There are several major milestones in my career that have shaped my respect for environmental restoration. These defining moments are not particularly unique among my peers, but they have laid the foundation for my career path as a consultant and environmental advocate.
I started my career working on a project in a village in Guam called Mongmong. I spent my first two years collecting sediment and biota samples in a hot, humid swamp. Each day I knocked on residents’ doors, along with a local villager, to access sampling locations. I saw the worry and anxiety in the eyes of residents who lived generationally with environmental contamination. It taught me how some chemicals can have a long-lasting impact on a community’s perspective. People in the village explained to me the immense challenges they faced, including struggling with the fear of cancer and other health related challenges. Finding some of the highest concentrations in an abandoned playground garnered compassion from me for this community living near contamination and empowered my commitment to restoration. This chapter in my career influenced me to learn how to use technologies to address environmental justice.
In the early 2000s, innovative remediation technologies were rapidly growing, and more green, sustainable remediation approaches were emerging. However, applying these innovations to achieve expedient and efficient site closures remained elusive. How could we restore the environment better, faster, cheaper, but also sustainably and with minimal impact?
Scientists developed bioremediation by using medical techniques to track DNA and RNA of microbes in the environment and enhanced the natural systems that would encourage bacteria to degrade and gain energy from contaminants. After many years of research and development, big data revealed the types and functionalities of microbes and the effective application of bioremediation. This alleviated the need to remove contamination by intensive and well-worn physical methods, such as pump and treat methods.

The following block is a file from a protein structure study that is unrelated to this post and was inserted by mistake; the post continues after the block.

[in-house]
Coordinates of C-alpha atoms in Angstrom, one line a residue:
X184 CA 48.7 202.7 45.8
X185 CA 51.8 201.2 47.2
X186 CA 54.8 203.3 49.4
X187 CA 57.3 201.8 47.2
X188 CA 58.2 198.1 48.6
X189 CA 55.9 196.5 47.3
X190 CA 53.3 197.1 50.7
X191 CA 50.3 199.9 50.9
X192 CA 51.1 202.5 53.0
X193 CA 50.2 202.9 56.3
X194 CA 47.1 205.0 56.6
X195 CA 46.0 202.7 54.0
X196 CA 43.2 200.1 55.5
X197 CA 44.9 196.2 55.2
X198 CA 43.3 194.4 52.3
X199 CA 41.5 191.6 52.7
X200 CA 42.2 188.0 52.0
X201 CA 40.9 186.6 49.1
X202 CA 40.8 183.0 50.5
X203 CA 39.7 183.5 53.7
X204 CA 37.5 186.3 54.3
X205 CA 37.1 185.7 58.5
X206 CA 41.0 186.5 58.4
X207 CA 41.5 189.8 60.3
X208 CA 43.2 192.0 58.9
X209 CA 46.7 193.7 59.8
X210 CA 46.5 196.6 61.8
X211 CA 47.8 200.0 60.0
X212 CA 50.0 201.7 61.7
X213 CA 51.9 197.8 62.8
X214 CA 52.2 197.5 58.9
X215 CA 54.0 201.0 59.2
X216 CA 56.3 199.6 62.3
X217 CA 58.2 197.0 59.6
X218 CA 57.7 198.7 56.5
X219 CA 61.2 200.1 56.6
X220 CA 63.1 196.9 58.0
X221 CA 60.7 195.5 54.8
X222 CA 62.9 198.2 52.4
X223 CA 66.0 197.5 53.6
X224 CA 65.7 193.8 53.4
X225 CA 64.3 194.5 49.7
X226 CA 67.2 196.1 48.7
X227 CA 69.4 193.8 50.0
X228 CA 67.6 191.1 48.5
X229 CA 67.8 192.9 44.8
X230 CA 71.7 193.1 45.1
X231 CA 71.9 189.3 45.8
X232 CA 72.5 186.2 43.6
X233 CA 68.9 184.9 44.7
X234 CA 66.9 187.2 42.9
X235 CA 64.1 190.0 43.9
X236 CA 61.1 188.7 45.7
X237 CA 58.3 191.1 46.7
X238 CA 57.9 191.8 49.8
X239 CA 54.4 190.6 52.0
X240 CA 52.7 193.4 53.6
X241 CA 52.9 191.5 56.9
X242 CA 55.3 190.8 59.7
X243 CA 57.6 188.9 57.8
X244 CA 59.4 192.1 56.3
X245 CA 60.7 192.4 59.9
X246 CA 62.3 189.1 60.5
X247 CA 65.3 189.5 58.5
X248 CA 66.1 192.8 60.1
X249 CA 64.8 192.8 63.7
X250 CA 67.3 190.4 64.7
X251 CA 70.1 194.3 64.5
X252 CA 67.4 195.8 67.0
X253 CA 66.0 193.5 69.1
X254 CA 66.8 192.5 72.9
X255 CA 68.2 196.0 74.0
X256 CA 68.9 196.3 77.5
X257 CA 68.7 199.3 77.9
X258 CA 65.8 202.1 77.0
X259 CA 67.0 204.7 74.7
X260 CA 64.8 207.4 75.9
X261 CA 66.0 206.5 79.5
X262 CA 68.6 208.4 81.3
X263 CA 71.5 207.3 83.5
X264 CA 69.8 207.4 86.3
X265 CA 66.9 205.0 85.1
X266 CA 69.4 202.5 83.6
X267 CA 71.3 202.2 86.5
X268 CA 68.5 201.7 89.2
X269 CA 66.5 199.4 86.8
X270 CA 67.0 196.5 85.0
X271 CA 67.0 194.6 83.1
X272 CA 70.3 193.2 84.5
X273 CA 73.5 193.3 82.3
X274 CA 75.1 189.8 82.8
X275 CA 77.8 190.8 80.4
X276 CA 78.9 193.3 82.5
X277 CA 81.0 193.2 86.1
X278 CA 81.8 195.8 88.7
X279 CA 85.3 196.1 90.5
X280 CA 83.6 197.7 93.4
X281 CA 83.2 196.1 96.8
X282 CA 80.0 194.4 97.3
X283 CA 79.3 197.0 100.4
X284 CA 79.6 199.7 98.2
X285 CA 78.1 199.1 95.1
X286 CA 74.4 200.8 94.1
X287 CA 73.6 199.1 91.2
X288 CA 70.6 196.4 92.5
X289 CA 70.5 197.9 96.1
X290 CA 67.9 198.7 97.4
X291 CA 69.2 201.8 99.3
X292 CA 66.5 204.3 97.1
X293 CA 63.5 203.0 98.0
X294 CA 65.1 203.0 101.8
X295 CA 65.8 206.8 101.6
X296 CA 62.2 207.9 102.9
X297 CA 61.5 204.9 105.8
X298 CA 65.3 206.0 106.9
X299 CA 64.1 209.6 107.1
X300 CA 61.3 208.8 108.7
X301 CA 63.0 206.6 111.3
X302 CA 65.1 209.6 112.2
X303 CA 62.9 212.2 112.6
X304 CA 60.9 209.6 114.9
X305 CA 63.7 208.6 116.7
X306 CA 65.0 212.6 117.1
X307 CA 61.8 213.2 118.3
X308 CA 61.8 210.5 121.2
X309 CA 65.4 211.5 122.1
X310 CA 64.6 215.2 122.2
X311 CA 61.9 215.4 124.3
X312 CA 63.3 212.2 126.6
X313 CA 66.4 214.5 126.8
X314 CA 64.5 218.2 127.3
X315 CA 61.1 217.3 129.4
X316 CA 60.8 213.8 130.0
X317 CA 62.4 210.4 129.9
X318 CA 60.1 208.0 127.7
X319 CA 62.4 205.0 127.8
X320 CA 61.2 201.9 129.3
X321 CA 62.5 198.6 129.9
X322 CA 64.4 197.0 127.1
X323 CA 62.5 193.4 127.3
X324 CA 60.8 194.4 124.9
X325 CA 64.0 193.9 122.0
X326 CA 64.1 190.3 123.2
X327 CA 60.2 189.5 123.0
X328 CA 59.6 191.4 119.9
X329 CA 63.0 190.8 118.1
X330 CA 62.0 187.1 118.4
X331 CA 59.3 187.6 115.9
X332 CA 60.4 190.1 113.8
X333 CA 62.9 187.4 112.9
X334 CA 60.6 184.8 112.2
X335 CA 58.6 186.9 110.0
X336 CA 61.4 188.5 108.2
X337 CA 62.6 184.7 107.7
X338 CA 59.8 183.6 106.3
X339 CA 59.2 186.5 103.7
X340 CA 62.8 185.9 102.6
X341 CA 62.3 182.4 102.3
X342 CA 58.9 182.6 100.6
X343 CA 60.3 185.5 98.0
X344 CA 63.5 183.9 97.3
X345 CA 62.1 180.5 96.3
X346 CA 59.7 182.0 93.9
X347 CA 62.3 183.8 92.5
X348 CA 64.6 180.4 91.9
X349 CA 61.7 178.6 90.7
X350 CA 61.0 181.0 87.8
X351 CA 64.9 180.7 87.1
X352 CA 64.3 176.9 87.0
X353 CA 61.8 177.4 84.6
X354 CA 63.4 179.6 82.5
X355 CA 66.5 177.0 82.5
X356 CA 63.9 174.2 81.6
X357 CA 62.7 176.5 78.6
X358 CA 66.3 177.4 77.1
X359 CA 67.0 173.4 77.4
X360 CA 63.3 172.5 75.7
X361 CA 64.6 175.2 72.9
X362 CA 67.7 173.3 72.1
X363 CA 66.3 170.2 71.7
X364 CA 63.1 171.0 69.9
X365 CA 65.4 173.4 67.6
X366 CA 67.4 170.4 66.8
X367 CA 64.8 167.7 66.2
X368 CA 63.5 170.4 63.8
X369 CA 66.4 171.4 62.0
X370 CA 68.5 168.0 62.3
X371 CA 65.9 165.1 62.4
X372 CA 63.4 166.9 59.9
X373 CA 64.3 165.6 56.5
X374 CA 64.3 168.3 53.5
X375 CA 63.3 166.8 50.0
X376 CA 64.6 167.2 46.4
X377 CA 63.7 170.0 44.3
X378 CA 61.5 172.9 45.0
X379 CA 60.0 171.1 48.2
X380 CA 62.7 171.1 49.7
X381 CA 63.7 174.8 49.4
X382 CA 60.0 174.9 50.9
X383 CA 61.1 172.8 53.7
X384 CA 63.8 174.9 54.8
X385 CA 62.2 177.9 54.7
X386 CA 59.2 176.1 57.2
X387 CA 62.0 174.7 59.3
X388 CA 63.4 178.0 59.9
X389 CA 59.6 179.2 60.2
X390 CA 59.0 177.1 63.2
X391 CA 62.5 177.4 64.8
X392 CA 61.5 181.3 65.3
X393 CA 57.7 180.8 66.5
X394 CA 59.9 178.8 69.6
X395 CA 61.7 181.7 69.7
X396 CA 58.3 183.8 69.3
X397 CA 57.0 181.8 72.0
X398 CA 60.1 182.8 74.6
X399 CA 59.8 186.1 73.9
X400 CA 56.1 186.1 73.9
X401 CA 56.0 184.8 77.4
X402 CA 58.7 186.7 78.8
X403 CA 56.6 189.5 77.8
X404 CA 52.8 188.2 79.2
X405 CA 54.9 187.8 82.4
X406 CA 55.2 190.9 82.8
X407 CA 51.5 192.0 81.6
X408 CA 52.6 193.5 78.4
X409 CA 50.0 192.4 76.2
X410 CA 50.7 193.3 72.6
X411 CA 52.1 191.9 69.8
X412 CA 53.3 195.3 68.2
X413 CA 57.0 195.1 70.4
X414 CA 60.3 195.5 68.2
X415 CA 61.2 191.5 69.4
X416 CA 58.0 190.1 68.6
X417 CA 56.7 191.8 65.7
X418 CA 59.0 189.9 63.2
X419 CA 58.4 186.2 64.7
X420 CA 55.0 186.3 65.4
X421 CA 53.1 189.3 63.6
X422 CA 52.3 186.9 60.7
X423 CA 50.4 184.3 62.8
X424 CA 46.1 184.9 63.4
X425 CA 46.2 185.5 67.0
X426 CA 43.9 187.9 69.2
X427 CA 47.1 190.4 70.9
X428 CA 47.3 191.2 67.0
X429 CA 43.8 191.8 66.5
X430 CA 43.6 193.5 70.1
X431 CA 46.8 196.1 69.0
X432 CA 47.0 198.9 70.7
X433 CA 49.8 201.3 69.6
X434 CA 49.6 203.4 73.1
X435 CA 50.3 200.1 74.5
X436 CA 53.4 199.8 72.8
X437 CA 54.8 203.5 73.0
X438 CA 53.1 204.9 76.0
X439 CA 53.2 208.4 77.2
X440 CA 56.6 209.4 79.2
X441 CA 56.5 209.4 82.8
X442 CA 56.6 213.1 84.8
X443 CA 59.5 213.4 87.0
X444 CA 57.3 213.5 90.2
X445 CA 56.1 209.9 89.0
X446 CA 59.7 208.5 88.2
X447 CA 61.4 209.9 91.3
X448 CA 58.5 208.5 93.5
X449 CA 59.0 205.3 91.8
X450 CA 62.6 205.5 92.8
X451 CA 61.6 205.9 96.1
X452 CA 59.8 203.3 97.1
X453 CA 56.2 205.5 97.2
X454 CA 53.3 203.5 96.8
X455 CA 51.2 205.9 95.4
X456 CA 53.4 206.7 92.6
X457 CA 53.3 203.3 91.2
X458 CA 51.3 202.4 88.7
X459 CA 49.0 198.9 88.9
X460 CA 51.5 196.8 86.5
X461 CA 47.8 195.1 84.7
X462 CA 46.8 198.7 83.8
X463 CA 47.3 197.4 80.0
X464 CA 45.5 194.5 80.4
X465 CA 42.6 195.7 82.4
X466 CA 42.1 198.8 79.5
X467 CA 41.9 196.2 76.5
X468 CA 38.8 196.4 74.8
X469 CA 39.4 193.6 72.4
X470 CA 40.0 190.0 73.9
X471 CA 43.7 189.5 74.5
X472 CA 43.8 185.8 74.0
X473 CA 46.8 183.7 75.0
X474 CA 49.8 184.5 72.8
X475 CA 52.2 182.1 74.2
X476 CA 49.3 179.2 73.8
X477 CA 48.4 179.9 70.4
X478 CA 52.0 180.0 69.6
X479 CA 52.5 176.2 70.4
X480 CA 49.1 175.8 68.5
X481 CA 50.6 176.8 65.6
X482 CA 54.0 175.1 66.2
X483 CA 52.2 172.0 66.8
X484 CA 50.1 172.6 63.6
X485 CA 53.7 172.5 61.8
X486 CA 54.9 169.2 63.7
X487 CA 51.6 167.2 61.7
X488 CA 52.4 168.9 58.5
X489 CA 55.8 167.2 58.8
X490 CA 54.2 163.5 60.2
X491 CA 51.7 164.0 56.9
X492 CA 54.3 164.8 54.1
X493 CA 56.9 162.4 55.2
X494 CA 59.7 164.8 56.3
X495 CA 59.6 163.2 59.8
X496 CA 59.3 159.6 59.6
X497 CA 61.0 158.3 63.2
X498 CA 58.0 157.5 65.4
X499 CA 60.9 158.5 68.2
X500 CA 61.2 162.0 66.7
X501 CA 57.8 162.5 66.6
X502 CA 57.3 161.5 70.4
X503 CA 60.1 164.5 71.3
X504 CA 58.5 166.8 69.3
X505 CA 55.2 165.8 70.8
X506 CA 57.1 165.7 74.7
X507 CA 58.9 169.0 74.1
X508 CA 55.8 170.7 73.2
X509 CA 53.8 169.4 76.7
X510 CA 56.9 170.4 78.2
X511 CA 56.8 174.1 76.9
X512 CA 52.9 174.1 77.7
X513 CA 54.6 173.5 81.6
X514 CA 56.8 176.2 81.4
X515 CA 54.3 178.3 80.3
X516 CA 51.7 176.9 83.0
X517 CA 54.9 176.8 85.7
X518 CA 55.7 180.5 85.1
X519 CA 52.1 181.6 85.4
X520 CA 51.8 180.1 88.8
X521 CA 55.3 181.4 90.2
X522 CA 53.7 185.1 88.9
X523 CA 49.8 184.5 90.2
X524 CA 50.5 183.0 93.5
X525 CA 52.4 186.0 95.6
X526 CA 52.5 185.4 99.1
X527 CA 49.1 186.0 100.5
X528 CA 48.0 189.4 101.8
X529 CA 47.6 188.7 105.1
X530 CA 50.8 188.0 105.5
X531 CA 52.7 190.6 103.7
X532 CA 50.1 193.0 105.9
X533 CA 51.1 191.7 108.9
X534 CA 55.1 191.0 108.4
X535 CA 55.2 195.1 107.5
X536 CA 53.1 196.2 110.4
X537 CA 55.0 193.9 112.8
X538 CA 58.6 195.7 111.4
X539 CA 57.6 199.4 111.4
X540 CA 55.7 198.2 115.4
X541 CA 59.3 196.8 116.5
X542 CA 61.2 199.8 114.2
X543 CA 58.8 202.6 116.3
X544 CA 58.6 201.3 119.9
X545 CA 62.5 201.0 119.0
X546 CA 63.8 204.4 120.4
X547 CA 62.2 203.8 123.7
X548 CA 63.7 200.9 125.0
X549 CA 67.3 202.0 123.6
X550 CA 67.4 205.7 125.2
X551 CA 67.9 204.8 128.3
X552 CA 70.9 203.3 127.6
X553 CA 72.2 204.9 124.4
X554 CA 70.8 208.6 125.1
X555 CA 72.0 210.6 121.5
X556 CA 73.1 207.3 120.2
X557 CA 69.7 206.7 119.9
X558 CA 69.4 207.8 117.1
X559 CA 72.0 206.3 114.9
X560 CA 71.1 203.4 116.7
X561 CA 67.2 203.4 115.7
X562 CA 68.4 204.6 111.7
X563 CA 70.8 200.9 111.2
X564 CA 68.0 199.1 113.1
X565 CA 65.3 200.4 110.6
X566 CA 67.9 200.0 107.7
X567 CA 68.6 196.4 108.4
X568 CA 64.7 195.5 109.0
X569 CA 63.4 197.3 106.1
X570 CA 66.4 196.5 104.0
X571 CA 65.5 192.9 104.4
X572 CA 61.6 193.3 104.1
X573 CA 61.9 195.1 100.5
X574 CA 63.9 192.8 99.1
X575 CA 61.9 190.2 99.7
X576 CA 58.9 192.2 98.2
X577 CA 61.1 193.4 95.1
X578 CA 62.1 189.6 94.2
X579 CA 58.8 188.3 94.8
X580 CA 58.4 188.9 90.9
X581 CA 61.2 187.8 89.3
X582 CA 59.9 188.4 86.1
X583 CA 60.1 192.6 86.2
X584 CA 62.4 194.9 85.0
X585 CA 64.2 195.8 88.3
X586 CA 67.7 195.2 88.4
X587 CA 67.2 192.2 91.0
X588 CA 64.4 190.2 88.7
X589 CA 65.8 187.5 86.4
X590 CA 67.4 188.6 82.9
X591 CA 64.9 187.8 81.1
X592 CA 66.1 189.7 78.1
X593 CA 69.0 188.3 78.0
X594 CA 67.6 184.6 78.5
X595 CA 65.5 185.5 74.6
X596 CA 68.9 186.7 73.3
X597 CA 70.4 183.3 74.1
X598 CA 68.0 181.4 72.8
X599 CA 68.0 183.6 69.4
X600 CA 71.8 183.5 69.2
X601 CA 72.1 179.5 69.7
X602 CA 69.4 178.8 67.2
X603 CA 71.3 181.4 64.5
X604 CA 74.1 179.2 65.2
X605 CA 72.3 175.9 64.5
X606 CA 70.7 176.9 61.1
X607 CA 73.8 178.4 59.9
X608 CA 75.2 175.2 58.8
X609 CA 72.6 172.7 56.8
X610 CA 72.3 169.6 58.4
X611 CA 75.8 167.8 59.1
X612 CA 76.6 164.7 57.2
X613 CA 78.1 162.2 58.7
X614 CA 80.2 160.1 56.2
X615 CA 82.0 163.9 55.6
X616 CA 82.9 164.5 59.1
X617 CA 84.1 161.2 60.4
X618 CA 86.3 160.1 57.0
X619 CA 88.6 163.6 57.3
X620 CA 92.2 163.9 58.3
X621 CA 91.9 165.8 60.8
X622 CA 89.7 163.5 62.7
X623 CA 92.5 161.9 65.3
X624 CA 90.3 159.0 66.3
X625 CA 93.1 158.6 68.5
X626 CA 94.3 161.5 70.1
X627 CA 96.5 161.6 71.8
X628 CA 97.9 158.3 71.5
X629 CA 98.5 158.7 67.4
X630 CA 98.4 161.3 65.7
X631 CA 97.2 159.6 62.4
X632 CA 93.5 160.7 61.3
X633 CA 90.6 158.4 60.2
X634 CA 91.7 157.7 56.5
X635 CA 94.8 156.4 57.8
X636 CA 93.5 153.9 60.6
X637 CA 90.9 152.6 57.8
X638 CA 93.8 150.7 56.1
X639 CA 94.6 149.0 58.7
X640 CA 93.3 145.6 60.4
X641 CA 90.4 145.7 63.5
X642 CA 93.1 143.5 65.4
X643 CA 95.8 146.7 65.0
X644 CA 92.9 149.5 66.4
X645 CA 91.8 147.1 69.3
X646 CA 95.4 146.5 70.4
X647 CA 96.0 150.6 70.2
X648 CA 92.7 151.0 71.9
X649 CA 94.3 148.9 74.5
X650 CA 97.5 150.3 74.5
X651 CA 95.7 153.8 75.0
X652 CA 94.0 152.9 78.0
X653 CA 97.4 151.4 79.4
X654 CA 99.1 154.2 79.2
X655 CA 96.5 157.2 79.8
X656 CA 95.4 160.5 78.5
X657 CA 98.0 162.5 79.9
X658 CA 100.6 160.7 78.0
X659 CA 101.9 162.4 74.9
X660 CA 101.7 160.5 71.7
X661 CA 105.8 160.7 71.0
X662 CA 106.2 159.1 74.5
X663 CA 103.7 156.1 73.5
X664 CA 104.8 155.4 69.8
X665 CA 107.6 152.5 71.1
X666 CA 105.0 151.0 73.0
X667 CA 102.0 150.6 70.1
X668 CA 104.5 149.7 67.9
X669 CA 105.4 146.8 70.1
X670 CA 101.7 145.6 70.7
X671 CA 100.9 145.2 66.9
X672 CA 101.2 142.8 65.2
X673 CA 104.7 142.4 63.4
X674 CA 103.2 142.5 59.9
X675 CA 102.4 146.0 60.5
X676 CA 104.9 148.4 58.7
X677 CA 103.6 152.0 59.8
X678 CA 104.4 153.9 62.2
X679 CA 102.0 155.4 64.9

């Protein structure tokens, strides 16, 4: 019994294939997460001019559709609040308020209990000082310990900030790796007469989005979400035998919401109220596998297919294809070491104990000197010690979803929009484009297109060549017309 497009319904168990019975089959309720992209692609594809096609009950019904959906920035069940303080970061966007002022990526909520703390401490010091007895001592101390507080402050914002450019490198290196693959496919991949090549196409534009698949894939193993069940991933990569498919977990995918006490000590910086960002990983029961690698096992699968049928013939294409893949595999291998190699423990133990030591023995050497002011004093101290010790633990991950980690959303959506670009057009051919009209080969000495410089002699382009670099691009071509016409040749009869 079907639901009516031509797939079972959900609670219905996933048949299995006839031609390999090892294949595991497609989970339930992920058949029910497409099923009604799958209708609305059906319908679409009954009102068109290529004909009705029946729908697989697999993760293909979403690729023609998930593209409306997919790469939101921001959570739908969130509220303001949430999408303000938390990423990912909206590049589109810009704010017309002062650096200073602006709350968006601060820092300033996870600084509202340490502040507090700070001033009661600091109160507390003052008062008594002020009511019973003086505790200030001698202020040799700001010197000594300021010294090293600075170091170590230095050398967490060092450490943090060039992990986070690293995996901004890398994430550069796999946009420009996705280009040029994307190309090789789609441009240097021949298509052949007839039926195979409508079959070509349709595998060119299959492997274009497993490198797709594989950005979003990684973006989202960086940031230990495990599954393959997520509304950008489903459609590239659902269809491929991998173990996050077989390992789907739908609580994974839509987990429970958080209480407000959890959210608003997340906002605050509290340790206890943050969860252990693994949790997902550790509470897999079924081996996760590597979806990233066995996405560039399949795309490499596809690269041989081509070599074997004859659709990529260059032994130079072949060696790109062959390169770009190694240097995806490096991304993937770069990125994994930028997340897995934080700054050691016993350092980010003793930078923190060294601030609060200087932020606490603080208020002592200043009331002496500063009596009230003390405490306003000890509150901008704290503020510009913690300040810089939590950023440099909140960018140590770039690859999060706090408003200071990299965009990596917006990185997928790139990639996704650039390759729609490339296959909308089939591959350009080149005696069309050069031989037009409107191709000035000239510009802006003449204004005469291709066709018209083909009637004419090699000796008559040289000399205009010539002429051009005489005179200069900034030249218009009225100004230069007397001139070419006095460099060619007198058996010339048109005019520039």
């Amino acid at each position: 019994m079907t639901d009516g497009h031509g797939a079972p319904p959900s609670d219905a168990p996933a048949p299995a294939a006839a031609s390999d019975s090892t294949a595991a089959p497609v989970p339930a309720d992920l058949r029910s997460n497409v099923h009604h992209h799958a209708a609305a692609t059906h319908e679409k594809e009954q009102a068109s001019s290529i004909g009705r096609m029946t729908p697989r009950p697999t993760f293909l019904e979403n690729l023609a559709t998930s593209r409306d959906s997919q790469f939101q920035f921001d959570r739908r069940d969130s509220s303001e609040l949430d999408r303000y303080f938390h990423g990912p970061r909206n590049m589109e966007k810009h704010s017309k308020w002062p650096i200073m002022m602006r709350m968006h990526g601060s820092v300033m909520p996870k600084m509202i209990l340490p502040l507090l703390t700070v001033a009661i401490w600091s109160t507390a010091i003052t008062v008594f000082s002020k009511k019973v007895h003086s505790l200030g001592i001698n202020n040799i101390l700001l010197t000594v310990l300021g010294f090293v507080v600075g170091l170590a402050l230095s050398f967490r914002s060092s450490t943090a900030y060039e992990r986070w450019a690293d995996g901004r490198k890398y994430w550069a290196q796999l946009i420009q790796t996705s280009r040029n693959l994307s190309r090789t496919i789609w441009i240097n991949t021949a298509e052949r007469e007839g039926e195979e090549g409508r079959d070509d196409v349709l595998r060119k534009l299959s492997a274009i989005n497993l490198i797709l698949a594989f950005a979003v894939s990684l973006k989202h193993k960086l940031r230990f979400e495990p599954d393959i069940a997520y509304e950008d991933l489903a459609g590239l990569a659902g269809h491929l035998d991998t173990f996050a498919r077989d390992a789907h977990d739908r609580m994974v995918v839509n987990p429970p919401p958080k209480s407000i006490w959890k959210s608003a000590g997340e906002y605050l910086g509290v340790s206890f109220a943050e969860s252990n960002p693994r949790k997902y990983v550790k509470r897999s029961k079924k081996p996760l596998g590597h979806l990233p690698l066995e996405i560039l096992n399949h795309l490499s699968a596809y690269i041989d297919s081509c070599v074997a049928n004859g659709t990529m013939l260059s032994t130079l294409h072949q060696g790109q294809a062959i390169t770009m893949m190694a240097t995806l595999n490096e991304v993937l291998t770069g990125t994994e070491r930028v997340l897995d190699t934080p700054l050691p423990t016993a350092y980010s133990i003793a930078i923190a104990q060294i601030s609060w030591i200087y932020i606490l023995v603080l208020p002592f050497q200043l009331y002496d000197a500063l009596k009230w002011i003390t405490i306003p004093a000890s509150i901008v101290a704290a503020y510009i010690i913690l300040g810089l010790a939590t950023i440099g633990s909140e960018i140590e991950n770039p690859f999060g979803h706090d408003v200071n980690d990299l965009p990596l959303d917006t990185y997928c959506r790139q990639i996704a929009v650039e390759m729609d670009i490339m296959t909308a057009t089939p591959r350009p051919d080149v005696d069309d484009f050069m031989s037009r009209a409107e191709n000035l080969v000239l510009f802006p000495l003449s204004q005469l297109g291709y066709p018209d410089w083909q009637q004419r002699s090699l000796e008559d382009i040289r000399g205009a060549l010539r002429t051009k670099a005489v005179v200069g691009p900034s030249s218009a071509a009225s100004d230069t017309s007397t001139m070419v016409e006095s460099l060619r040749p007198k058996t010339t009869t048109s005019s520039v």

Today, we are facing new challenges with emerging contaminants, including Per- and polyfluoroalkyl substances (PFAS) and 1,4-dioxane, which are pervasive and can have adverse human health and environmental impacts. The unique chemical properties that made these chemicals attractive to industry makes them extremely difficult to break down and remove from the environment. Can they be biodegraded? Can we develop sustainable solutions that address them like other known contaminants?
We can use the lessons learned from tackling other pollutants, and tailor our expertise and proven technologies to the unique challenges posed by these forever chemicals. Also, we can incorporate the new fields of applied intelligence, digital solutions, and place stronger emphasis on sustainable and resilient methodologies to accelerate the R&D-to-market timeline.
I look forward to starting this new chapter of my career with Wood and unlocking solutions to create cleaner, protected environments for future generations.